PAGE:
Bryn Mawr Classical Review 2002.01.01
Roslyn Weiss, Virtue in the Cave. Moral Inquiry in Plato's Meno. Oxford: Oxford University Press, 2001. Pp. x, 229. ISBN 0-19-514076-1. $39.95.
Reviewed by Guillaume Dye, ATER, Université de Toulouse 2 (firstname.lastname@example.org)
Word count: 1576 words
In this book, Roslyn Weiss takes and defends the position that the Meno (hereafter M.) is a self-conscious analysis and assessment of the worth and the limitations not of inquiry in general but of moral inquiry, that is, the open-ended and never-ending investigation into moral matters (3). The M. thus appears as an apology for the Socratic enterprise, justifying it not on the grounds of "Platonic" theories like the immortality of the soul but on its own terms, namely, its progress toward true opinion. Moral knowledge, in the M., is unavailable to humans. Until such time as human beings attain a wisdom greater than human, moral matters will remain matters of opinion. In a word: human beings, in the M., live in a moral Cave--a world of moral opinion--and the best thing they can do is to keep inquiring about the best way to live. They thus engage into the only life worthy of their humanity, a life of critical reflection (4). Accordingly, the M., like most Socratic dialogues, is mainly aporetic, but, contrary to them, it contains an examination and a defense of the elenctic method itself.
Weiss takes seriously the literary genre of the dialogue and shows an outstanding ability to interpret the puns, allusions and dramatic indications to be found in Plato's text. She is also right to follow through the full force of the arguments exposed in the M. without appealing to supposed parallel passages in other dialogues (see for example 38-39, note 50). She does not, however, read the M. in isolation from the other dialogues--on the contrary, the title rightly puts the M. in relation to the Republic.1 This idea is aptly clarified in Appendix II ("The Abandonment of Moral Inquiry in the Republic", 203-209), where Weiss explores the change in the status of moral inquiry due to the introduction of the Theory of Forms: in the Republic, philosophers are defined not by their love of wisdom but by their actual attainment of it. Moral inquiry is then abandoned and replaced, for the philosophers-kings, by the vision of the Forms, and, for the citizens, by the rulers' exercise of persuasion and, if necessary, of compulsion.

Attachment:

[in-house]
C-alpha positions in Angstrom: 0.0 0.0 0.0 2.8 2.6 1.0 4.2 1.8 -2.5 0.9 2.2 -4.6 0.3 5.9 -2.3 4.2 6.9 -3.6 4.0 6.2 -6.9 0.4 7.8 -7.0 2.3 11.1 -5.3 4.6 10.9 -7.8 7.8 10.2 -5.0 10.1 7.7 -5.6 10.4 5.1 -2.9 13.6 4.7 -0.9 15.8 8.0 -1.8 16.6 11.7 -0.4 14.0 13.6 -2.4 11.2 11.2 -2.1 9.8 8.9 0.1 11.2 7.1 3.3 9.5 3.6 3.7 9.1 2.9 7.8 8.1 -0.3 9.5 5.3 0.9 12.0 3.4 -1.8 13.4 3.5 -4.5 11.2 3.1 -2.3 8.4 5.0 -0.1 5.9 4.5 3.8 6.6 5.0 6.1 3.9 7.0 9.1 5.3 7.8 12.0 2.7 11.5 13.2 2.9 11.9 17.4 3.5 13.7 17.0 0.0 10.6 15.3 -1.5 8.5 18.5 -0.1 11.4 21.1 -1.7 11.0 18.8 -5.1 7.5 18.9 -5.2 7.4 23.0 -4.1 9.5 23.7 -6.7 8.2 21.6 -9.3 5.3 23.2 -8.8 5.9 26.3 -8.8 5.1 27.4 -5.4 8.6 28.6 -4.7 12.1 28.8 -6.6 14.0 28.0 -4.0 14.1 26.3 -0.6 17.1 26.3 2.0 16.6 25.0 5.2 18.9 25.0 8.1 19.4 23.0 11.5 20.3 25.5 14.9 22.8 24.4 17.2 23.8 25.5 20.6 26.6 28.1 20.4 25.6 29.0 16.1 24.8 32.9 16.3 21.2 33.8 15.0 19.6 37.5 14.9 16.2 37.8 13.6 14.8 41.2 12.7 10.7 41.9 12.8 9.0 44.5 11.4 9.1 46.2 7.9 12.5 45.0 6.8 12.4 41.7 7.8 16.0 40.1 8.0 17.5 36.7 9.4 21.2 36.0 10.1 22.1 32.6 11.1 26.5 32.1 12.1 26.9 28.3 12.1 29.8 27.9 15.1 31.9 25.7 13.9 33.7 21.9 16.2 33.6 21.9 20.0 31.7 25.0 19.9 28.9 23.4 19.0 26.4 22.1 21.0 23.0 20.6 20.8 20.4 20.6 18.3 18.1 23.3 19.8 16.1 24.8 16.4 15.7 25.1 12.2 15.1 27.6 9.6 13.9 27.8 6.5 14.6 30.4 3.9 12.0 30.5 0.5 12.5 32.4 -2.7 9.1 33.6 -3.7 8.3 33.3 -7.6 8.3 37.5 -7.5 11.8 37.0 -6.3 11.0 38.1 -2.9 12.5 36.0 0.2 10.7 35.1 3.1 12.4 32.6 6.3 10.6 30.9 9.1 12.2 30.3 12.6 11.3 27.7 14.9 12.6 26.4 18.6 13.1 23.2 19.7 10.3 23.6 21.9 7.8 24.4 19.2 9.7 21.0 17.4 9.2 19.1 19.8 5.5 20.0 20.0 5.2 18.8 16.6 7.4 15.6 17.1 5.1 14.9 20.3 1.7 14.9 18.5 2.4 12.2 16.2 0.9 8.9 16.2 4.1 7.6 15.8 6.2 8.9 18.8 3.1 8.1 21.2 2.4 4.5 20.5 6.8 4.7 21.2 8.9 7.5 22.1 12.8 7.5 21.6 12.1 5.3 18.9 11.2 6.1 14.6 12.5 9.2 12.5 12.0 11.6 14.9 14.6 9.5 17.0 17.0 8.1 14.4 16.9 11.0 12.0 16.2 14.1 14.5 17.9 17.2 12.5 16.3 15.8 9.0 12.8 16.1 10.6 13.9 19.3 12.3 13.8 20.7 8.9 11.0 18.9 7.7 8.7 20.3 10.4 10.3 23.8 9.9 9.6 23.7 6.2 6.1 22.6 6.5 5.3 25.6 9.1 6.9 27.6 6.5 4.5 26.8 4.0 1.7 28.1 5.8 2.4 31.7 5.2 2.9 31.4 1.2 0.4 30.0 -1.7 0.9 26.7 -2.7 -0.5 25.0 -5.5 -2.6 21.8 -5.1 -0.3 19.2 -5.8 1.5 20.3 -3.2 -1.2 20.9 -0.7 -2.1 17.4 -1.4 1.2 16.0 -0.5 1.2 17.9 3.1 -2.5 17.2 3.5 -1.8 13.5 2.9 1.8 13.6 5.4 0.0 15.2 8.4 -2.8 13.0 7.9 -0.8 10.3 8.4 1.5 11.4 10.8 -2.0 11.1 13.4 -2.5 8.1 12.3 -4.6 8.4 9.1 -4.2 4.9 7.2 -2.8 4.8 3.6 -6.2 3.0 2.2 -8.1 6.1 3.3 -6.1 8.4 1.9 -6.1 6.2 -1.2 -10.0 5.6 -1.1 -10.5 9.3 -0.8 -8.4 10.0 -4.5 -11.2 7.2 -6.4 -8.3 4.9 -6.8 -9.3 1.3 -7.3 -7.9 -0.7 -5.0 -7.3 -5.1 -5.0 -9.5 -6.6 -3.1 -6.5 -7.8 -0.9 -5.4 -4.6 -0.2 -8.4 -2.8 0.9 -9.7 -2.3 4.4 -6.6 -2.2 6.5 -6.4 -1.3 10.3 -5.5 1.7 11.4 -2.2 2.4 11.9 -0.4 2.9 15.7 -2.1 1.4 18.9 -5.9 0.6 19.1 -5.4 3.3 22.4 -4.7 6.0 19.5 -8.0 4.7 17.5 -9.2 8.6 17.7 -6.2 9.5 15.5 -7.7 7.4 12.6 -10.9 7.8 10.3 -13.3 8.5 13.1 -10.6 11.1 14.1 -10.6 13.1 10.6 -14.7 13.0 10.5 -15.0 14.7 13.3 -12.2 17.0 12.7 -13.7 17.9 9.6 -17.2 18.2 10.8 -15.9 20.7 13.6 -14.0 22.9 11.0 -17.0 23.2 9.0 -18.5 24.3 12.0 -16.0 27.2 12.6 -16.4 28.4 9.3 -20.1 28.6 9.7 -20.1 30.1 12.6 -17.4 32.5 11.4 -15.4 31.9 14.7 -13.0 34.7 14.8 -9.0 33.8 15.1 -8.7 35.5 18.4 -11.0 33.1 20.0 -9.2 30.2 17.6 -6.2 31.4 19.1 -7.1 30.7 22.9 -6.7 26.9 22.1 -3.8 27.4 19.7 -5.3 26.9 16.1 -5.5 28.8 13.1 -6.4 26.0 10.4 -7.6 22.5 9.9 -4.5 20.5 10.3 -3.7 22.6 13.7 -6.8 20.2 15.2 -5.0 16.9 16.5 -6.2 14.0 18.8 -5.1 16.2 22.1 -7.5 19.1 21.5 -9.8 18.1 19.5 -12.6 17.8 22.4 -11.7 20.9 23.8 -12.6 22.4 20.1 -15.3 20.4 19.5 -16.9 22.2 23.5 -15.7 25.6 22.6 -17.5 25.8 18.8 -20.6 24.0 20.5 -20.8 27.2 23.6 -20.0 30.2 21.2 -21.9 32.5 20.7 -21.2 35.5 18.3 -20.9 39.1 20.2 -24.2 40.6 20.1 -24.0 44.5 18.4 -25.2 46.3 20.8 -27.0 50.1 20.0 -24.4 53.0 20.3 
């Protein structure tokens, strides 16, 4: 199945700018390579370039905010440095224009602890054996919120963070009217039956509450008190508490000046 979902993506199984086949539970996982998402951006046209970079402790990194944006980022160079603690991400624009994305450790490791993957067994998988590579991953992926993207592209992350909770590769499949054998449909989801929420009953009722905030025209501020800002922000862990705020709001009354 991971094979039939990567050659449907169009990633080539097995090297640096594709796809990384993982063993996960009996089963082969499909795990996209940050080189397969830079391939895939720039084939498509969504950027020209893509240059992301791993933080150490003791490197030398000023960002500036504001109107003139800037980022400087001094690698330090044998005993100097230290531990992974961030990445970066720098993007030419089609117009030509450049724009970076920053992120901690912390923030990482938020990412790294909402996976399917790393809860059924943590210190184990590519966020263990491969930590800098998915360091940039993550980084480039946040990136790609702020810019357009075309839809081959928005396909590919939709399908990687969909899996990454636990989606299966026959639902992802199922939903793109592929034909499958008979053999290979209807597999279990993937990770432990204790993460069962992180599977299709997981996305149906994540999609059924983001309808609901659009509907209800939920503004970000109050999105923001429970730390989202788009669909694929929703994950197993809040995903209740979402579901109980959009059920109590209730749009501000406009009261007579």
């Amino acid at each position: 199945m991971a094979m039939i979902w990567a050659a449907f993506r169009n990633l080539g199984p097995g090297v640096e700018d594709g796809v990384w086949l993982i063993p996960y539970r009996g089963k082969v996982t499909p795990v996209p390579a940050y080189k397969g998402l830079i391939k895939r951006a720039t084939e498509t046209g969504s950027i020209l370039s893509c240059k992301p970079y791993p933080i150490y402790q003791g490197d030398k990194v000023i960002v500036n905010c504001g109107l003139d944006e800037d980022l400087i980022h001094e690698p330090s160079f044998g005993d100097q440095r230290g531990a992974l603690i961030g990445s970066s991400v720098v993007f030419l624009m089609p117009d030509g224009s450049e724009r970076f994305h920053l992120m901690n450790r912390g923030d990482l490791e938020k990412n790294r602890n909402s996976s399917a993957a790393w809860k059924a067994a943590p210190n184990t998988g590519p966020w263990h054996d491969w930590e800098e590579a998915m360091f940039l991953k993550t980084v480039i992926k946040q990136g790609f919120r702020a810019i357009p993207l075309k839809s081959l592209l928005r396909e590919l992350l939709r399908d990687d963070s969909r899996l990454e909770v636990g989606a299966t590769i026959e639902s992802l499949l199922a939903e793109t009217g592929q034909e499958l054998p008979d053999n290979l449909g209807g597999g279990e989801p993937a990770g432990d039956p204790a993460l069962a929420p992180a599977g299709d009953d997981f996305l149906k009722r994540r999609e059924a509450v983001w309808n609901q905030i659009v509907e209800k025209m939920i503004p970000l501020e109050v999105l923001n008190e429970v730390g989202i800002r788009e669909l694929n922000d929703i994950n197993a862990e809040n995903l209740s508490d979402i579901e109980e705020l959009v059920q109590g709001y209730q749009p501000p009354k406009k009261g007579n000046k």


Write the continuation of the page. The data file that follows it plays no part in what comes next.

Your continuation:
The Conclusion and Appendix I also explore the relations between some aspects of the M. and other dialogues. The Conclusion ("The Examined Life", 171-184) focuses on the relationship between Plato's portrayal of Socrates in the M. and his portrayal of Socrates in the Socratic dialogues, especially in the Apology: Socratic ideals and commitments in the M. (his high regard for true opinion 2 and his determination to fight for the worth of moral inquiry) agree with those in evidence in the Apology (notice that, whereas for Socrates knowledge is a sufficient condition for virtue, it is not a necessary one (183), and that's why even though the examined life fails to achieve moral knowledge, it is nevertheless, for Socrates, a happy life).
Appendix I ("Recollection in the Phaedo", 185-201) 3 studies the relationship between the Phaedo's and the M.'s versions of the recollection thesis. It seems that the recollection thesis in the Phaedo, which is integral to Plato's conception of learning in that dialogue, runs counter to Weiss' interpretation, according to which the recollection thesis is mainly, in the M., a strategic ploy of Socrates to keep Meno from abandoning the inquiry into the nature of virtue. Weiss shows that the Phaedo's discussion is not a development of the M., but a radical departure from it. Socrates indeed signals in the Phaedo his break with the M. in at least three ways (188): he challenges rather than defends, the kind of recollection he espoused in the M., whereas Cebes' task is to defend it; he corrects M.'s version of recollection; he makes parts of the Phaedo's argument incomprehensible unless one reads them as a response to the M.'s account. Roughly speaking, the recollection in the Phaedo is not recollection by way of questions and diagrams: "it is recollection of pure Forms by way of deficient sensibles" (199)--a theme completely absent in the M.
The body of Weiss' book, however, deals directly with the M., and follows closely the order of the text. As a matter of fact, it is not far from being a close commentary on the dialogue.
Weiss' method of interpretation, which combines a real sensitivity not only to the humor of Plato's text and its dramatic indications but also to its dialectical and philosophical implications, makes her book difficult to summarize--unless one is willing to obliterate the depth and subtlety of her reading. I will therefore only sketch the main lines of her commentary and briefly present the contents of each chapter.